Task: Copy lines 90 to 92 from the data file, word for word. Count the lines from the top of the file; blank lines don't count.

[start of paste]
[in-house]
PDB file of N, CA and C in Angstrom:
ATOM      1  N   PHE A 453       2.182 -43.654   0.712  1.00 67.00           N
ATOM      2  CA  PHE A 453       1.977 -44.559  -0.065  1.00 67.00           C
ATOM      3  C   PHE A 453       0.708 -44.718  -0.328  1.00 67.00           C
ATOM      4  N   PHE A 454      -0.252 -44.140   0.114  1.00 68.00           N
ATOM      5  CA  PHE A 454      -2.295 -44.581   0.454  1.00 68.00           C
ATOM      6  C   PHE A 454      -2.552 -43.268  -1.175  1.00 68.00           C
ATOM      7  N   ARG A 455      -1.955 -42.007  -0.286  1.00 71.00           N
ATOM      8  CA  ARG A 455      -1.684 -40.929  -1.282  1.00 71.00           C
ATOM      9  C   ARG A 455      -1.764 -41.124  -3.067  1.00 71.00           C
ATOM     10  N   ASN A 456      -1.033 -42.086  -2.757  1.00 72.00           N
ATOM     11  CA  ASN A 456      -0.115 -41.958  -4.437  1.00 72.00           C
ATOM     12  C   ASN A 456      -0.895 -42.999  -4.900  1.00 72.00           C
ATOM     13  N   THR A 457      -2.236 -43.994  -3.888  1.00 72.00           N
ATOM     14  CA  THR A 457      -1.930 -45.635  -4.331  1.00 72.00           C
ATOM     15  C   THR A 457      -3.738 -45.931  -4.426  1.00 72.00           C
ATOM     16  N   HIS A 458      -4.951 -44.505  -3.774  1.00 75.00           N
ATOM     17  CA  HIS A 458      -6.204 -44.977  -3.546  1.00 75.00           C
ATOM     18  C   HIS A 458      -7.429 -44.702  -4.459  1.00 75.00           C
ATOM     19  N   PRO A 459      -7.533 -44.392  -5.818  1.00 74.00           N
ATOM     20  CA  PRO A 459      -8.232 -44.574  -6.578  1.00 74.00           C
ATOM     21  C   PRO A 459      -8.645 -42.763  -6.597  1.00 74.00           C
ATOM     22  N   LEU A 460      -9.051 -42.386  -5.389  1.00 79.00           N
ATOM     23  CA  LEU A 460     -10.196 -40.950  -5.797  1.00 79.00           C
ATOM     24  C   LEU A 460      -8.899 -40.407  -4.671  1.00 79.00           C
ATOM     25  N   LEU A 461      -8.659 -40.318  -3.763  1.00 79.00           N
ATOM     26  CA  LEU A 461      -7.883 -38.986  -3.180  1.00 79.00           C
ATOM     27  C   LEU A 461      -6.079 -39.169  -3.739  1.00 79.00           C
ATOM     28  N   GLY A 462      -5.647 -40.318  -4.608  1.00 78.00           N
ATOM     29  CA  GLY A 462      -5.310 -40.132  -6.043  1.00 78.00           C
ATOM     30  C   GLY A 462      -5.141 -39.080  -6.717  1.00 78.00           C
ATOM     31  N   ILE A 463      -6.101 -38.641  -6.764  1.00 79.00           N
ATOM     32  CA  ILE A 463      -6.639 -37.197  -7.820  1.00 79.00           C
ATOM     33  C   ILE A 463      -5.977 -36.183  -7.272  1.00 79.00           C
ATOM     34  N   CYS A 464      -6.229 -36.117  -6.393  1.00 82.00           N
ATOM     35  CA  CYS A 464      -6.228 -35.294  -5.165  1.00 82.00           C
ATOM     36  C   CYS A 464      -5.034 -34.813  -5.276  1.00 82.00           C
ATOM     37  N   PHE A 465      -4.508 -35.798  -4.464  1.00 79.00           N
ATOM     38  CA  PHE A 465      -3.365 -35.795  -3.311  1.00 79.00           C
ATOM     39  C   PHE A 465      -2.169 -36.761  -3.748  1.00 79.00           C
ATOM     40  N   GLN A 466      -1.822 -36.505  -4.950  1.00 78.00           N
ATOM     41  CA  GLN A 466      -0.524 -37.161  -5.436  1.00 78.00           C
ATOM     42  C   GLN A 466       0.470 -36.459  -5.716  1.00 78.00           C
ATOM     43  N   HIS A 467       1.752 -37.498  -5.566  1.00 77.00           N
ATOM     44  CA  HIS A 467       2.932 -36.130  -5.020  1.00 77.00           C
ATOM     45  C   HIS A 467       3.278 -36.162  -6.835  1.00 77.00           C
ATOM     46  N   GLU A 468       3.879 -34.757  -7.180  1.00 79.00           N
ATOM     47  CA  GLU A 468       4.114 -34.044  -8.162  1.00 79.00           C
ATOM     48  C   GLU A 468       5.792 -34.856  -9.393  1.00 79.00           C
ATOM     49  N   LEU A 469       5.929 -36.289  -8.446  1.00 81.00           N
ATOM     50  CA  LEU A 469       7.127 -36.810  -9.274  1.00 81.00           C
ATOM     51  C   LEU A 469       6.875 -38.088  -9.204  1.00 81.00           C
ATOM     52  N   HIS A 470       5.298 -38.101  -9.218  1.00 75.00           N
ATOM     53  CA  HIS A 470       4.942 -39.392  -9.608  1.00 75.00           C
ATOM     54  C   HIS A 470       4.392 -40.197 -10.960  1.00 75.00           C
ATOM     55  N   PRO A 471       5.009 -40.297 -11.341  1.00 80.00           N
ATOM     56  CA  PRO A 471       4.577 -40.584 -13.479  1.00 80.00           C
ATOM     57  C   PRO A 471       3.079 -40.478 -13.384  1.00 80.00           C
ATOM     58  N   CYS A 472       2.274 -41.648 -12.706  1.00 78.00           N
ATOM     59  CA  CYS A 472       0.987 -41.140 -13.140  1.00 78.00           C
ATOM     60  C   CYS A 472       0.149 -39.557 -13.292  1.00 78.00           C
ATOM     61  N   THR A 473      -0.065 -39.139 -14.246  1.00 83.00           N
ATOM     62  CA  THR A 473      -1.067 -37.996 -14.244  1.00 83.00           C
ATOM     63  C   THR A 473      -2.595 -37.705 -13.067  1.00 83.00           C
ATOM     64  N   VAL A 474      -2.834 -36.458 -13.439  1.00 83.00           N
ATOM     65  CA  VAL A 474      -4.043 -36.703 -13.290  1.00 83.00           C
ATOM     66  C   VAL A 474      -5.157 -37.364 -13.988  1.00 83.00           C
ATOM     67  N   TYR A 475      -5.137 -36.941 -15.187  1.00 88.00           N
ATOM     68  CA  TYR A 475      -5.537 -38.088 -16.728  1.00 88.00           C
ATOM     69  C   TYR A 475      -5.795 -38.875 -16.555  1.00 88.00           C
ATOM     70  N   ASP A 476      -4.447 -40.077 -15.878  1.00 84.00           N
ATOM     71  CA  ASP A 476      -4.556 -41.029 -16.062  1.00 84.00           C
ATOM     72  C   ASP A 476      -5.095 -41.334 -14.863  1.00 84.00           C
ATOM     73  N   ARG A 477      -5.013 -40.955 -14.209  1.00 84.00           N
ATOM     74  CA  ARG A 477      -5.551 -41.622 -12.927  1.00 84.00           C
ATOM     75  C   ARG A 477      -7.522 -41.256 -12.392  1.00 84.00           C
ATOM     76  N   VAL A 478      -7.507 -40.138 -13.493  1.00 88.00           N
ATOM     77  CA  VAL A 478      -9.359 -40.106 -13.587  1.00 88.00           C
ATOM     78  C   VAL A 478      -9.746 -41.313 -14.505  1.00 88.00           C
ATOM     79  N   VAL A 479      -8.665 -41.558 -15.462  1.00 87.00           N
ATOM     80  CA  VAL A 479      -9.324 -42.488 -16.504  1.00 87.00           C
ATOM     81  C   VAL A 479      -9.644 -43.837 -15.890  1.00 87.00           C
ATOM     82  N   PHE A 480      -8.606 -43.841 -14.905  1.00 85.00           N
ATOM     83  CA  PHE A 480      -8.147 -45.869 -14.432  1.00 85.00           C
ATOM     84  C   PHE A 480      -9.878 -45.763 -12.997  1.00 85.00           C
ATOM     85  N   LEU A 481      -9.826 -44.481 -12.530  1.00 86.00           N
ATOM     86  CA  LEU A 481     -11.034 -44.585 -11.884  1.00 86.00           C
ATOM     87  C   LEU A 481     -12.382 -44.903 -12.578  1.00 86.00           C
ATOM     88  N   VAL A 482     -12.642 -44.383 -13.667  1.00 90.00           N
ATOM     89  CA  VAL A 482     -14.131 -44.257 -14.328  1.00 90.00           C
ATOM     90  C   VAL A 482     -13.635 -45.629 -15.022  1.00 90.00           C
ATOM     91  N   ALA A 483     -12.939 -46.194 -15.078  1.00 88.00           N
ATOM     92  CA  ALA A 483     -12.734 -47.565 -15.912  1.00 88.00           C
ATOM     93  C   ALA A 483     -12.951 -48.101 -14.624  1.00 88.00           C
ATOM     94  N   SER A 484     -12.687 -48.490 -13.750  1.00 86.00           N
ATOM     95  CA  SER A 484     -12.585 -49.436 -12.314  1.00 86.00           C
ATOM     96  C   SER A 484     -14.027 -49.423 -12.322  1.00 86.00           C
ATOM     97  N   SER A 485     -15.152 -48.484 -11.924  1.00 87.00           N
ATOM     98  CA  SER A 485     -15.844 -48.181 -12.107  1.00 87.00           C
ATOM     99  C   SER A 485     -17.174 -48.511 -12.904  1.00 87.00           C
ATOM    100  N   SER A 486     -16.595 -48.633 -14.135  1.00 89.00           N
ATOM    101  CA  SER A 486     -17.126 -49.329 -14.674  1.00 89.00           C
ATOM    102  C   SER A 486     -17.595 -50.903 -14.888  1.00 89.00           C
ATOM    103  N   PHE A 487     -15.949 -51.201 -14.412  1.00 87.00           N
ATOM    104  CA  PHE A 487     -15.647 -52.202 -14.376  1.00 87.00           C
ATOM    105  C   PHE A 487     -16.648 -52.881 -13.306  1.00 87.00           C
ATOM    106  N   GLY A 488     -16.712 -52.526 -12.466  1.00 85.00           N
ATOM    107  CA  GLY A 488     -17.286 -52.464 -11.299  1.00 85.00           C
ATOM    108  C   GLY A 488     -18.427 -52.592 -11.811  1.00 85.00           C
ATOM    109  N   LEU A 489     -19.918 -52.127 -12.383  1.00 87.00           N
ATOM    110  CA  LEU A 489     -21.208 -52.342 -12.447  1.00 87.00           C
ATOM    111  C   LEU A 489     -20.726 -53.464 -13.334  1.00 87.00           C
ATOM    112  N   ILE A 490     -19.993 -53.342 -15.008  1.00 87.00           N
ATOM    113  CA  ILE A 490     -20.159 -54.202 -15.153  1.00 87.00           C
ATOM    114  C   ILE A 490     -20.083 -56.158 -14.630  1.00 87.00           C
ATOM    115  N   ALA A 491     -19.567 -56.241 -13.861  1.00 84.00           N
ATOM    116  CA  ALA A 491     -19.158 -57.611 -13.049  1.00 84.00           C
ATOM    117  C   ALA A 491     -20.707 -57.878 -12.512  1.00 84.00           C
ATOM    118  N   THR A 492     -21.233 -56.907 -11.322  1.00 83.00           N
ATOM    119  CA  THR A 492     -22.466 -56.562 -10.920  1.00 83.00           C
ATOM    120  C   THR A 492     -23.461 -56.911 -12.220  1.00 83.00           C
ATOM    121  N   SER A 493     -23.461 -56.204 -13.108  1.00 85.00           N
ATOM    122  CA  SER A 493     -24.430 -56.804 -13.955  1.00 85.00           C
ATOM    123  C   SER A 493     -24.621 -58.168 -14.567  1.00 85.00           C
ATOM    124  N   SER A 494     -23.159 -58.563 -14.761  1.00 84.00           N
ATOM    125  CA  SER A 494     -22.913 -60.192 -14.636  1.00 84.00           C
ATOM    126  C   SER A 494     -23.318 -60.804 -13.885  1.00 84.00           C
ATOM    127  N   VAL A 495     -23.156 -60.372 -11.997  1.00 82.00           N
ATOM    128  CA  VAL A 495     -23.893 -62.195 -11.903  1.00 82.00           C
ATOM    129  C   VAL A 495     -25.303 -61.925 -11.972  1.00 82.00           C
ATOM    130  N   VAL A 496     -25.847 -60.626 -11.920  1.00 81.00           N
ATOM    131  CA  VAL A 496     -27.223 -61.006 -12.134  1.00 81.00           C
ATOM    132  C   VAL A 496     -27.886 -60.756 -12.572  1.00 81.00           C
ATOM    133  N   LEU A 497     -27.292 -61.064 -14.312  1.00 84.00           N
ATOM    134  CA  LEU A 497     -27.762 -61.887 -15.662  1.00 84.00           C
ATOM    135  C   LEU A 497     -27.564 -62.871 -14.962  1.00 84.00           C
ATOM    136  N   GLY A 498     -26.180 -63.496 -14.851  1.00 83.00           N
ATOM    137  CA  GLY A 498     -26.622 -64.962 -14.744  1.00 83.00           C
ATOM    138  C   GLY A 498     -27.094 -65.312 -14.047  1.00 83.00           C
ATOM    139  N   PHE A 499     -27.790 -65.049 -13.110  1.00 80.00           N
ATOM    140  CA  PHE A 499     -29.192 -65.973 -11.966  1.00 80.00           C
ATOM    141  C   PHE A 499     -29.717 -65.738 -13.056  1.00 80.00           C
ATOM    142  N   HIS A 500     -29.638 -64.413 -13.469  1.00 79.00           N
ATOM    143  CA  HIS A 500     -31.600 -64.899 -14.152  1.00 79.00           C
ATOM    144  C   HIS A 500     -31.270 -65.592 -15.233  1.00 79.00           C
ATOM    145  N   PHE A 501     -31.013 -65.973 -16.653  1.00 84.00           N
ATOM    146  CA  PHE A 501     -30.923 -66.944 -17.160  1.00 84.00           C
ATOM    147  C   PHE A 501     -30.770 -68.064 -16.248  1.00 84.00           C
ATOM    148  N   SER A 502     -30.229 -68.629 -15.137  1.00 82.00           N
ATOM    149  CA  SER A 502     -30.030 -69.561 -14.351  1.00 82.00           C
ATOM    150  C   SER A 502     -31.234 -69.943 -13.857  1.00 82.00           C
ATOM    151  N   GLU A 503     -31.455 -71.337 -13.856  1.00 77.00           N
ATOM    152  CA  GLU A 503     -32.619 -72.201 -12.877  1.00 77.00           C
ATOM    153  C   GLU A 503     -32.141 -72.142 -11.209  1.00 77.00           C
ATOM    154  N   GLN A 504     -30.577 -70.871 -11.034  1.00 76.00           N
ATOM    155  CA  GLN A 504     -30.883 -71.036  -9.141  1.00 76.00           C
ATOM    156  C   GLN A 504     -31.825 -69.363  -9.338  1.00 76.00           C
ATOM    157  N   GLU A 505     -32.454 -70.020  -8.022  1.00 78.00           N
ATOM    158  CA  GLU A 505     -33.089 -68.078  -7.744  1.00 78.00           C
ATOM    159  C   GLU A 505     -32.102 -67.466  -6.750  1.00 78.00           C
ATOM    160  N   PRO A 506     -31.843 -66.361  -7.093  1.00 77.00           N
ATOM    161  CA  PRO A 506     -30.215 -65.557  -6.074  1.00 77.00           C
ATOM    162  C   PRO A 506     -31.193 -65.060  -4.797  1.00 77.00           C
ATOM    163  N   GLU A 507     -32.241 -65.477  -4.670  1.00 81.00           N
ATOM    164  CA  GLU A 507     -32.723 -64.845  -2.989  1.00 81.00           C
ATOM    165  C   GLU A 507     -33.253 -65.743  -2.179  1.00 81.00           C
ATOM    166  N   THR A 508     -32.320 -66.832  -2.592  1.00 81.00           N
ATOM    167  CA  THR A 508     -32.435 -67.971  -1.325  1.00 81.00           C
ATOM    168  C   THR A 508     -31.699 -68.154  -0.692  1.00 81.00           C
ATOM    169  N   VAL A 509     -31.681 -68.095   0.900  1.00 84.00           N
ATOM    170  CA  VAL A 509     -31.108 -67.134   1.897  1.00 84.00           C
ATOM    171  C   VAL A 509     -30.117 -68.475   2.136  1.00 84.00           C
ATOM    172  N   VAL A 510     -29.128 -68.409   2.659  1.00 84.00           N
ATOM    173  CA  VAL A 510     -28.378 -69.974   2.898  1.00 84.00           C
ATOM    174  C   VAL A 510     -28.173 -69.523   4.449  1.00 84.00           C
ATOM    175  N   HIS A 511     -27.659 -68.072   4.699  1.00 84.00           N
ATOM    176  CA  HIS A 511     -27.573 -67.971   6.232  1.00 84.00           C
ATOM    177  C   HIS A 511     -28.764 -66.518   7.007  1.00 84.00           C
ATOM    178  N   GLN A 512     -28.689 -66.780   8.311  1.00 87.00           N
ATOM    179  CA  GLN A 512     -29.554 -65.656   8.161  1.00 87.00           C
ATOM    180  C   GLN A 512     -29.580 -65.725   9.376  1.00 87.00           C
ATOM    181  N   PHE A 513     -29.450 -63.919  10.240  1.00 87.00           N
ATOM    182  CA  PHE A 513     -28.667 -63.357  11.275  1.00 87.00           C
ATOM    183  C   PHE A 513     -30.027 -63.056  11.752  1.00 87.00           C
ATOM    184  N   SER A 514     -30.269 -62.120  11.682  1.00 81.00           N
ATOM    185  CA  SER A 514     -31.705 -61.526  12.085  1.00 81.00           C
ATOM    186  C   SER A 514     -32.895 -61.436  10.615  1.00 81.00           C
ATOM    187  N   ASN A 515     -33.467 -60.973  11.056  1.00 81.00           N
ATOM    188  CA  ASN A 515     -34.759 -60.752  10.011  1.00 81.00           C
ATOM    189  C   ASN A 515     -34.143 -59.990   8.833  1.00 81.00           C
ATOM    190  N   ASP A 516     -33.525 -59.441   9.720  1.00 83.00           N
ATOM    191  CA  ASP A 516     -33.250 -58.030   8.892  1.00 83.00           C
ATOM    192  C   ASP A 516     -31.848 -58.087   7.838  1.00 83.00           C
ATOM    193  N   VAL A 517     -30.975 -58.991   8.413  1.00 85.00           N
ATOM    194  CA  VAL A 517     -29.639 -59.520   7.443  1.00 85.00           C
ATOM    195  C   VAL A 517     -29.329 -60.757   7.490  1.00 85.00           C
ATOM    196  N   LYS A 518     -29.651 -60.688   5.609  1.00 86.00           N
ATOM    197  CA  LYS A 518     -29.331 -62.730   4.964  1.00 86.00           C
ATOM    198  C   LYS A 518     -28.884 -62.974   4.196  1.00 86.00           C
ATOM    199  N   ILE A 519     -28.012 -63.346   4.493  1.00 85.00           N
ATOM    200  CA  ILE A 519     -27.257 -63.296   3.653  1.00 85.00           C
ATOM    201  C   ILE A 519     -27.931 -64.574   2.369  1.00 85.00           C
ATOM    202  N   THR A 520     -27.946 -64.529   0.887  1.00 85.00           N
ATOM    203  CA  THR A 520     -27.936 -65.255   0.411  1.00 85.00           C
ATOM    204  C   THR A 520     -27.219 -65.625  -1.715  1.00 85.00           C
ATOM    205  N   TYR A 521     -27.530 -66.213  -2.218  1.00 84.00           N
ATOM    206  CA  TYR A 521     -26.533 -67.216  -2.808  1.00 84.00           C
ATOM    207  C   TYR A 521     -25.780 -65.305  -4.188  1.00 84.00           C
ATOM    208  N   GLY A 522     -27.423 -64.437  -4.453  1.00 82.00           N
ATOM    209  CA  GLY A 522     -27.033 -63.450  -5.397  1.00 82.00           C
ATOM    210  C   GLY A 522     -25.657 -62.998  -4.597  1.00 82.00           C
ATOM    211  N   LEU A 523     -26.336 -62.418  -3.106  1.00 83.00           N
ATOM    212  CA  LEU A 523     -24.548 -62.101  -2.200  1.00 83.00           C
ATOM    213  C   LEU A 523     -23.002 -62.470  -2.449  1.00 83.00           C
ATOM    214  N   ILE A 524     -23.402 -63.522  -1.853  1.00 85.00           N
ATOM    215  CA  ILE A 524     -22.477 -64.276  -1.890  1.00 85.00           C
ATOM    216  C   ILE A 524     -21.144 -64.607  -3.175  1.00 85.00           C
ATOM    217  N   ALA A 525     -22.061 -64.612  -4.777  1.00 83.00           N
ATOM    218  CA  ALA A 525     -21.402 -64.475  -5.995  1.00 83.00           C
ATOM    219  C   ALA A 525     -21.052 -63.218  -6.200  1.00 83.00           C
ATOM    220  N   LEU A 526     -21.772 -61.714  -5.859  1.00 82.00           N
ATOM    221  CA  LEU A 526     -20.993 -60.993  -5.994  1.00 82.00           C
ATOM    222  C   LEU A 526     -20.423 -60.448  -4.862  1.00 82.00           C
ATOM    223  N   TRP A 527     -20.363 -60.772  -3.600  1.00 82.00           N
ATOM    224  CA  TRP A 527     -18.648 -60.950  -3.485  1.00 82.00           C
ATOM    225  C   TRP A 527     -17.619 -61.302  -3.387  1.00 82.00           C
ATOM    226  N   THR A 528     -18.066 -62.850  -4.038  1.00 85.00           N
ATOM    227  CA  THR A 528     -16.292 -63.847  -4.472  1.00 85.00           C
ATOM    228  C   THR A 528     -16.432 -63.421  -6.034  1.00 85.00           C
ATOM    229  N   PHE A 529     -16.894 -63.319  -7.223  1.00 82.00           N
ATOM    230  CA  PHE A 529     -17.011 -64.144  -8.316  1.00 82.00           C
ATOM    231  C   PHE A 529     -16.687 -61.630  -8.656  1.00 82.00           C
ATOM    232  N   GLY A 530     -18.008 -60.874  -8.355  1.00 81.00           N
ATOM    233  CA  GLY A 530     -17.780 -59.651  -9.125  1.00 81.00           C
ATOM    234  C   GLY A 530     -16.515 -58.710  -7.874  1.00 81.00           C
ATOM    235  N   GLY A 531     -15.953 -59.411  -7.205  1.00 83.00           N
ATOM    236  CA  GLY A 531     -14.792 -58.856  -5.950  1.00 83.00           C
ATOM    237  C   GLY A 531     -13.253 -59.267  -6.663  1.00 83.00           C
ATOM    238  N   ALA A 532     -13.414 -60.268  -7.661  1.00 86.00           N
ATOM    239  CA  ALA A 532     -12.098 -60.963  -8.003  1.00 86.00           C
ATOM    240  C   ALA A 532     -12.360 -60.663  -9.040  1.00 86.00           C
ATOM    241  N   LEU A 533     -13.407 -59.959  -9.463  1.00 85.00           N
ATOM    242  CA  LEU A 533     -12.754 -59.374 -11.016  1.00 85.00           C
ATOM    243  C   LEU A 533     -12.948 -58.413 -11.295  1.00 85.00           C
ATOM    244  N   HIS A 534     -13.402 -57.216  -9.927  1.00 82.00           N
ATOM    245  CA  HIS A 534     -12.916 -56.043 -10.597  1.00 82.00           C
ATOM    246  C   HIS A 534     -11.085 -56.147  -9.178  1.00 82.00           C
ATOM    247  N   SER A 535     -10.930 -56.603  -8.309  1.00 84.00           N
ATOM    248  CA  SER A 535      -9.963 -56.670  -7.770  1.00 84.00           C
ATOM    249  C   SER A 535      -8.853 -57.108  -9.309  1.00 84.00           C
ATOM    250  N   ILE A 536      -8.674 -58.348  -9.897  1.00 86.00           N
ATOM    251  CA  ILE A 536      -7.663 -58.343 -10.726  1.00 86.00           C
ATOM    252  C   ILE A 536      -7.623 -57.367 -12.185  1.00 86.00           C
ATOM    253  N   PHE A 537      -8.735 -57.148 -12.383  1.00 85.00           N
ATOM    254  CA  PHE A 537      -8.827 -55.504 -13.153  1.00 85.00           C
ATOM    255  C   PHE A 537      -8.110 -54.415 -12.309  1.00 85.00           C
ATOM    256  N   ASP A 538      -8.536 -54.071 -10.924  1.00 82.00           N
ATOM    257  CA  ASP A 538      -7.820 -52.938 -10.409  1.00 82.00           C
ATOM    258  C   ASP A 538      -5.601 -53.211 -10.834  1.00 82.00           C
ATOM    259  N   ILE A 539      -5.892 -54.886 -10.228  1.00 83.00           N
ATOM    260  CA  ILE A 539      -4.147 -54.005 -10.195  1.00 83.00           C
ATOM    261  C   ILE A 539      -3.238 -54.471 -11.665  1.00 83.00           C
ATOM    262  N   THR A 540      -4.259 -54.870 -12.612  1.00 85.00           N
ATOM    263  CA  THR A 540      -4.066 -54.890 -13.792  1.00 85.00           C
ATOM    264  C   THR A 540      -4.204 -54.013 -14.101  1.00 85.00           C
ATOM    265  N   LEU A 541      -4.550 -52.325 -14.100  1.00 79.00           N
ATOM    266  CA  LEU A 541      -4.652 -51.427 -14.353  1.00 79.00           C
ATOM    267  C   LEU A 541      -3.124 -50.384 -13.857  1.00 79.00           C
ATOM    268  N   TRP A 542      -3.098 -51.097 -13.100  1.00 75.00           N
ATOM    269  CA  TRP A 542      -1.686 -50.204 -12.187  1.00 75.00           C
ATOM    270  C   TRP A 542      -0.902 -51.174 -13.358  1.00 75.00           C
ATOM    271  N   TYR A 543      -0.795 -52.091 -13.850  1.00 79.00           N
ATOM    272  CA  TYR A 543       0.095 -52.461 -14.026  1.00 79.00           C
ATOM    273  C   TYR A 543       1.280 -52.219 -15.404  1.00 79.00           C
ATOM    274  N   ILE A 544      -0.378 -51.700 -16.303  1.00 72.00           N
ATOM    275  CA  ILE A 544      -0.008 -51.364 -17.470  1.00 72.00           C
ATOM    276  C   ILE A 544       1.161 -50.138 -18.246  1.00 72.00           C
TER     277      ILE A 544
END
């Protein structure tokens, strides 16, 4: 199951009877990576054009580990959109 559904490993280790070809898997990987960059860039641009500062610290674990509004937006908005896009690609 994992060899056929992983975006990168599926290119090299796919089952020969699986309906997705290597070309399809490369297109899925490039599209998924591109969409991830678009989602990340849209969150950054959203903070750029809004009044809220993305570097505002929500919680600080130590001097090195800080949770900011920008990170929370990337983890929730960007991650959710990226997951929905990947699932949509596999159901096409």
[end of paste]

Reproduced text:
ATOM     88  N   VAL A 482     -12.642 -44.383 -13.667  1.00 90.00           N
ATOM     89  CA  VAL A 482     -14.131 -44.257 -14.328  1.00 90.00           C
ATOM     90  C   VAL A 482     -13.635 -45.629 -15.022  1.00 90.00           C